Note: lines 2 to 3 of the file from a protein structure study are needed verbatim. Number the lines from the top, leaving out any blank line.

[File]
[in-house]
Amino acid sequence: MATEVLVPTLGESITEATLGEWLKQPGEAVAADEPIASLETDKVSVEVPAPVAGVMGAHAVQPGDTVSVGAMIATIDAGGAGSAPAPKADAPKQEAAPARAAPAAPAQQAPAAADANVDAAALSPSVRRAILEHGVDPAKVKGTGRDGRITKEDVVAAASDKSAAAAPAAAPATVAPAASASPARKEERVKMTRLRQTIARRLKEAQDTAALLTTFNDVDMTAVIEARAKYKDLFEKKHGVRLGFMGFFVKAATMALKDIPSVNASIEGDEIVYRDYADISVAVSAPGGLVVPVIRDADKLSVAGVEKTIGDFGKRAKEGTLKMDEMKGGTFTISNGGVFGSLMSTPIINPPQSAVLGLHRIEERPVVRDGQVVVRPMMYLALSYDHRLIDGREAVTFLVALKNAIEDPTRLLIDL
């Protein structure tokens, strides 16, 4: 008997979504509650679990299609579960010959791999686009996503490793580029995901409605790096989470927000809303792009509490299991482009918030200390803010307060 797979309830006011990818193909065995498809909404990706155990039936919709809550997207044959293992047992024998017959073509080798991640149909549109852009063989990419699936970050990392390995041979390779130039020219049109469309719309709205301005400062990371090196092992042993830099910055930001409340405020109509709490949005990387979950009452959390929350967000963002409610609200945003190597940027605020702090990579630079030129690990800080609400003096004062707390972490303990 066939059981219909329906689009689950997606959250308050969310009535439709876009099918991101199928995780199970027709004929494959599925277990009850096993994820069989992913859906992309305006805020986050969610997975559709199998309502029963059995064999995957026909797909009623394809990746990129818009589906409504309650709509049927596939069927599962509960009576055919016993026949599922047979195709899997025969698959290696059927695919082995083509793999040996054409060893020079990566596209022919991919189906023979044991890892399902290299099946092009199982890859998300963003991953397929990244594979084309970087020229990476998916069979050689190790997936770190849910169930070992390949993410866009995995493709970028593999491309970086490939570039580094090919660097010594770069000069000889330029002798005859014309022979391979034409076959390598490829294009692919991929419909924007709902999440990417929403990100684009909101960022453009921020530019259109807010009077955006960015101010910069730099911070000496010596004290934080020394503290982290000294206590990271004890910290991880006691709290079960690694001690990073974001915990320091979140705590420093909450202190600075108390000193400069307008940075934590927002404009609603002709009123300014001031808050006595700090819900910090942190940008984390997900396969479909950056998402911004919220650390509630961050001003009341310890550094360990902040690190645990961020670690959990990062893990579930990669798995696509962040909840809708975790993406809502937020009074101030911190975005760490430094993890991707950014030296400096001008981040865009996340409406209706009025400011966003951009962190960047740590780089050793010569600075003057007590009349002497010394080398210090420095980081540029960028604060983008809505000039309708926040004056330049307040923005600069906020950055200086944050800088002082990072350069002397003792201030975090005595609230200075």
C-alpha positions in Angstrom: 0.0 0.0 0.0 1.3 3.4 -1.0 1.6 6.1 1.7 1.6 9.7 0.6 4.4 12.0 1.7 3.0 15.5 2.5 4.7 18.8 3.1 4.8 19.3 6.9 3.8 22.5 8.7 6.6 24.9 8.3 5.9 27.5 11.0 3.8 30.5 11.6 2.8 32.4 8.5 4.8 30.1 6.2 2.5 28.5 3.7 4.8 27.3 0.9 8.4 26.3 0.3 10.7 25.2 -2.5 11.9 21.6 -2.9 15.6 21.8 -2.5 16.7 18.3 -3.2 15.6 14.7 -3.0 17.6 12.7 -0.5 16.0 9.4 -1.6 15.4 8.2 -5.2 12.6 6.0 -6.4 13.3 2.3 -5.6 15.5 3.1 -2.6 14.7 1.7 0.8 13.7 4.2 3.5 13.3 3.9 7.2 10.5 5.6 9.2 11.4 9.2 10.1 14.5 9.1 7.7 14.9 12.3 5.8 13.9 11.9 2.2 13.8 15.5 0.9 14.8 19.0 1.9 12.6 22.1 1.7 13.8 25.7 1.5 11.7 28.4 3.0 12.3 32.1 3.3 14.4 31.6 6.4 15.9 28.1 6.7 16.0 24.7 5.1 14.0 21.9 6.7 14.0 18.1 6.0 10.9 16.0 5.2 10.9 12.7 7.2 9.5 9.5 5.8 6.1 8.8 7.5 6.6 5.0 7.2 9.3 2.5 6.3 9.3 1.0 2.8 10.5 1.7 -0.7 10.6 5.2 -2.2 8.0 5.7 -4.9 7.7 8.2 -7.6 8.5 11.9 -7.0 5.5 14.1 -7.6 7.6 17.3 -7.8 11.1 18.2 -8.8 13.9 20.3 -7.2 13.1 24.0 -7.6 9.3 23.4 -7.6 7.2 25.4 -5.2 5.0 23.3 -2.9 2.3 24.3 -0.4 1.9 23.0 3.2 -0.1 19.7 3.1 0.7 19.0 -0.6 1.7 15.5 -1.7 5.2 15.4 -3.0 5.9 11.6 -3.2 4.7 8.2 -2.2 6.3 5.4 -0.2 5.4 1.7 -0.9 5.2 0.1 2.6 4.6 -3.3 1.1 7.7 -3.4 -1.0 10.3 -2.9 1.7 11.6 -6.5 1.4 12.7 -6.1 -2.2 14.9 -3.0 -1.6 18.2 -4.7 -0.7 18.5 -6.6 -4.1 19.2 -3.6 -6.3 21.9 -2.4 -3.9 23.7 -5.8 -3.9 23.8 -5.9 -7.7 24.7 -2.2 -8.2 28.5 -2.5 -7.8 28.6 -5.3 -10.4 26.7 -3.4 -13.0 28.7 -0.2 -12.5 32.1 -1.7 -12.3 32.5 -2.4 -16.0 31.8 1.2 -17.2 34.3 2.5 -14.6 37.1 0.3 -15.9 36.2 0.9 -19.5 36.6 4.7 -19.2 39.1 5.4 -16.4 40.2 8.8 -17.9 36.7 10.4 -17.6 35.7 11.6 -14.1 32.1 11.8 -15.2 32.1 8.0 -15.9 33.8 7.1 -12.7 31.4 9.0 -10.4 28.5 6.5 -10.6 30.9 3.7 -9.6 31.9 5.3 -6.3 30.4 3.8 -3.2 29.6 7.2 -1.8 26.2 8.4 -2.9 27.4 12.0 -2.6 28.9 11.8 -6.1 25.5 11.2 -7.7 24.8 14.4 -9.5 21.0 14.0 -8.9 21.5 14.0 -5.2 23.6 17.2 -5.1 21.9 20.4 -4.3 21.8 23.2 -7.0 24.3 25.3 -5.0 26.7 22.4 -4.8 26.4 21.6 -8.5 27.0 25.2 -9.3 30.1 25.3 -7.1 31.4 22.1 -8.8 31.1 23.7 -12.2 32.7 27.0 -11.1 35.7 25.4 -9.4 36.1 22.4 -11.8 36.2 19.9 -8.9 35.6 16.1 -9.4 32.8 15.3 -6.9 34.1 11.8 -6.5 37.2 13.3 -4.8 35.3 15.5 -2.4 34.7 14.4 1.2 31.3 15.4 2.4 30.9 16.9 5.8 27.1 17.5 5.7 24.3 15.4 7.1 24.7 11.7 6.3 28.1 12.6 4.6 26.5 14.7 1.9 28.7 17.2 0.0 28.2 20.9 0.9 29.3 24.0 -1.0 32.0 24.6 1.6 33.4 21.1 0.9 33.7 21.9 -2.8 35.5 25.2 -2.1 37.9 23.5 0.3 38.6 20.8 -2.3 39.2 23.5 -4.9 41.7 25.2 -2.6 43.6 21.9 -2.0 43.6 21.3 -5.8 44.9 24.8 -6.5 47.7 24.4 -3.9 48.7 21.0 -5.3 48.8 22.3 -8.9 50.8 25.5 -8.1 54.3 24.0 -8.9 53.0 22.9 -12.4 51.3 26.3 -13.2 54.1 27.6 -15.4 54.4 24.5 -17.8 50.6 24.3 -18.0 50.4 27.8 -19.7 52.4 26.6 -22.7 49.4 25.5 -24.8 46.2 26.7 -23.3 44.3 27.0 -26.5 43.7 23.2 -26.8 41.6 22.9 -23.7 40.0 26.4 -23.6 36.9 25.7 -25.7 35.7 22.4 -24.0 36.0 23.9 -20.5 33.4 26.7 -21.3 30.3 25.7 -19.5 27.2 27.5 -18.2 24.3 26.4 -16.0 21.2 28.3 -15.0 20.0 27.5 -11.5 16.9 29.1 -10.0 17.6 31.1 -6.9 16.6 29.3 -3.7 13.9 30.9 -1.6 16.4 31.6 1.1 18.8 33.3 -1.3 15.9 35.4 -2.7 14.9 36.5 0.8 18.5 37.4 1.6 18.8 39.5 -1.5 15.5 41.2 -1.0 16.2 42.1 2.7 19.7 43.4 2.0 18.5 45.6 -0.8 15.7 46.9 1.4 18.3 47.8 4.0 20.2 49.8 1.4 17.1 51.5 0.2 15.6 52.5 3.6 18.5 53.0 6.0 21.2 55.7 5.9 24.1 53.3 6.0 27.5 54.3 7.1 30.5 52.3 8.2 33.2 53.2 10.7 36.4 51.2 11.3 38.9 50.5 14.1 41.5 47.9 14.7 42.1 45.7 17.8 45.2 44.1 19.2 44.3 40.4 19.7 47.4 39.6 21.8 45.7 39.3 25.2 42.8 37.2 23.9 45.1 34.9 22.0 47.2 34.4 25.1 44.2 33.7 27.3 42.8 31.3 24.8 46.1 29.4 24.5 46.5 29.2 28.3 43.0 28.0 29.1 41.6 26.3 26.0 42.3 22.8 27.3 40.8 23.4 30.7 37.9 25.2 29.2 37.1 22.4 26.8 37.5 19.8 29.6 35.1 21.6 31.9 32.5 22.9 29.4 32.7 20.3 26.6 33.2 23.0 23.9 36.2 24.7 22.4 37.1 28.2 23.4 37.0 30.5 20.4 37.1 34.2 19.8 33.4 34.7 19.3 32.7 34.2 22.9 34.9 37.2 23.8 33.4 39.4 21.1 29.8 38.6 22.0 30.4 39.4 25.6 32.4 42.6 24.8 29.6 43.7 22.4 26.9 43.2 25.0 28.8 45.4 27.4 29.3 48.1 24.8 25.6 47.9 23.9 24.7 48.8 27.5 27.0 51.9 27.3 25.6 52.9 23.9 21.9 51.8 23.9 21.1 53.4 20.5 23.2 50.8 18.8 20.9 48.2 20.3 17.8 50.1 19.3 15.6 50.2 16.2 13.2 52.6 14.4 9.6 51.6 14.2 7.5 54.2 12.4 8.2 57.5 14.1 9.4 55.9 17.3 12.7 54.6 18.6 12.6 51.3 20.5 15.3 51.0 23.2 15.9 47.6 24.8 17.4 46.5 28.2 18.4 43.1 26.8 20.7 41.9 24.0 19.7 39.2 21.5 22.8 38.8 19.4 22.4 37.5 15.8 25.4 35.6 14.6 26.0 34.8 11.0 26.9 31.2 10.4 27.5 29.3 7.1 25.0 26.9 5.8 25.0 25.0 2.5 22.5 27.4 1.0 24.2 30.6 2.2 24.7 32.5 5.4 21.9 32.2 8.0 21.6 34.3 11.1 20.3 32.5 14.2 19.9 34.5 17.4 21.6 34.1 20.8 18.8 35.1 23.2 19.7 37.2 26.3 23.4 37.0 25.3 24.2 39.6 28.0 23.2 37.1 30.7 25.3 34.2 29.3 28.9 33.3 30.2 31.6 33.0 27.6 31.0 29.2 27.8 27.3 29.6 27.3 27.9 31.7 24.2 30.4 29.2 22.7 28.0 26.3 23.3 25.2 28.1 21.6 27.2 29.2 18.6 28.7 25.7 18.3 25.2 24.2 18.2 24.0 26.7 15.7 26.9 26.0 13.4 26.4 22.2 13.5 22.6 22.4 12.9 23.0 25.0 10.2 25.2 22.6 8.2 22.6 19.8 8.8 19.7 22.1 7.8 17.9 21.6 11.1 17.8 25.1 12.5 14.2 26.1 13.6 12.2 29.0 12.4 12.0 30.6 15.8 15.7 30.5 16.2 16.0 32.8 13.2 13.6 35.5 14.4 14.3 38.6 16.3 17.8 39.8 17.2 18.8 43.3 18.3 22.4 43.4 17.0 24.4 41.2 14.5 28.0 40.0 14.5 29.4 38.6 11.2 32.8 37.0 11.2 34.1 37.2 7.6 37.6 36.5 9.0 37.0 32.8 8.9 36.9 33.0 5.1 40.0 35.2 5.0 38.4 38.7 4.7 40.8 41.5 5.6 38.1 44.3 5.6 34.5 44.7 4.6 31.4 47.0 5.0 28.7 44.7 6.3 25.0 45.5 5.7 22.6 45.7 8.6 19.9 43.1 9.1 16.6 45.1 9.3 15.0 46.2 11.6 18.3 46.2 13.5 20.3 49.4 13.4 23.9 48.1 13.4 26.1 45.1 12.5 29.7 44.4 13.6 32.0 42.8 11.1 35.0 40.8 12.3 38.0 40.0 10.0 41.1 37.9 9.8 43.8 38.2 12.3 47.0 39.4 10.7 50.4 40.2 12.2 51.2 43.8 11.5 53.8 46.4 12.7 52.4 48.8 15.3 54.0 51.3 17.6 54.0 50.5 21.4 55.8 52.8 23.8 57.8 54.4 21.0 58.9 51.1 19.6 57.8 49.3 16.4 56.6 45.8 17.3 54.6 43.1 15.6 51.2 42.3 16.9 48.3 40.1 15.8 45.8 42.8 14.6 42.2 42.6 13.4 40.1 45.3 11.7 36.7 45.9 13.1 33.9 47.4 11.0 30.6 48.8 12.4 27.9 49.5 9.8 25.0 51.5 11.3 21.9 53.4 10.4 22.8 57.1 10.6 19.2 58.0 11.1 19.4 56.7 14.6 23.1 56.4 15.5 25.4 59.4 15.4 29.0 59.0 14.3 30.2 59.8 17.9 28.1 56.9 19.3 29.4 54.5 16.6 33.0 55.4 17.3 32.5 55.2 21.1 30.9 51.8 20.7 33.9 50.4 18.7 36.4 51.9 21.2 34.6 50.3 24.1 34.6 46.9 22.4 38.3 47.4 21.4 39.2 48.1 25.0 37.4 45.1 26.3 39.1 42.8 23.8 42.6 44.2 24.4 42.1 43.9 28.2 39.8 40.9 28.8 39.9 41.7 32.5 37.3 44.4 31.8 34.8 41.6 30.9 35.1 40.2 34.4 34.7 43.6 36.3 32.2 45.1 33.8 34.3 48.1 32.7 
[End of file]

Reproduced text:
Amino acid sequence: MATEVLVPTLGESITEATLGEWLKQPGEAVAADEPIASLETDKVSVEVPAPVAGVMGAHAVQPGDTVSVGAMIATIDAGGAGSAPAPKADAPKQEAAPARAAPAAPAQQAPAAADANVDAAALSPSVRRAILEHGVDPAKVKGTGRDGRITKEDVVAAASDKSAAAAPAAAPATVAPAASASPARKEERVKMTRLRQTIARRLKEAQDTAALLTTFNDVDMTAVIEARAKYKDLFEKKHGVRLGFMGFFVKAATMALKDIPSVNASIEGDEIVYRDYADISVAVSAPGGLVVPVIRDADKLSVAGVEKTIGDFGKRAKEGTLKMDEMKGGTFTISNGGVFGSLMSTPIINPPQSAVLGLHRIEERPVVRDGQVVVRPMMYLALSYDHRLIDGREAVTFLVALKNAIEDPTRLLIDL
């Protein structure tokens, strides 16, 4: 008997979504509650679990299609579960010959791999686009996503490793580029995901409605790096989470927000809303792009509490299991482009918030200390803010307060 797979309830006011990818193909065995498809909404990706155990039936919709809550997207044959293992047992024998017959073509080798991640149909549109852009063989990419699936970050990392390995041979390779130039020219049109469309719309709205301005400062990371090196092992042993830099910055930001409340405020109509709490949005990387979950009452959390929350967000963002409610609200945003190597940027605020702090990579630079030129690990800080609400003096004062707390972490303990 066939059981219909329906689009689950997606959250308050969310009535439709876009099918991101199928995780199970027709004929494959599925277990009850096993994820069989992913859906992309305006805020986050969610997975559709199998309502029963059995064999995957026909797909009623394809990746990129818009589906409504309650709509049927596939069927599962509960009576055919016993026949599922047979195709899997025969698959290696059927695919082995083509793999040996054409060893020079990566596209022919991919189906023979044991890892399902290299099946092009199982890859998300963003991953397929990244594979084309970087020229990476998916069979050689190790997936770190849910169930070992390949993410866009995995493709970028593999491309970086490939570039580094090919660097010594770069000069000889330029002798005859014309022979391979034409076959390598490829294009692919991929419909924007709902999440990417929403990100684009909101960022453009921020530019259109807010009077955006960015101010910069730099911070000496010596004290934080020394503290982290000294206590990271004890910290991880006691709290079960690694001690990073974001915990320091979140705590420093909450202190600075108390000193400069307008940075934590927002404009609603002709009123300014001031808050006595700090819900910090942190940008984390997900396969479909950056998402911004919220650390509630961050001003009341310890550094360990902040690190645990961020670690959990990062893990579930990669798995696509962040909840809708975790993406809502937020009074101030911190975005760490430094993890991707950014030296400096001008981040865009996340409406209706009025400011966003951009962190960047740590780089050793010569600075003057007590009349002497010394080398210090420095980081540029960028604060983008809505000039309708926040004056330049307040923005600069906020950055200086944050800088002082990072350069002397003792201030975090005595609230200075």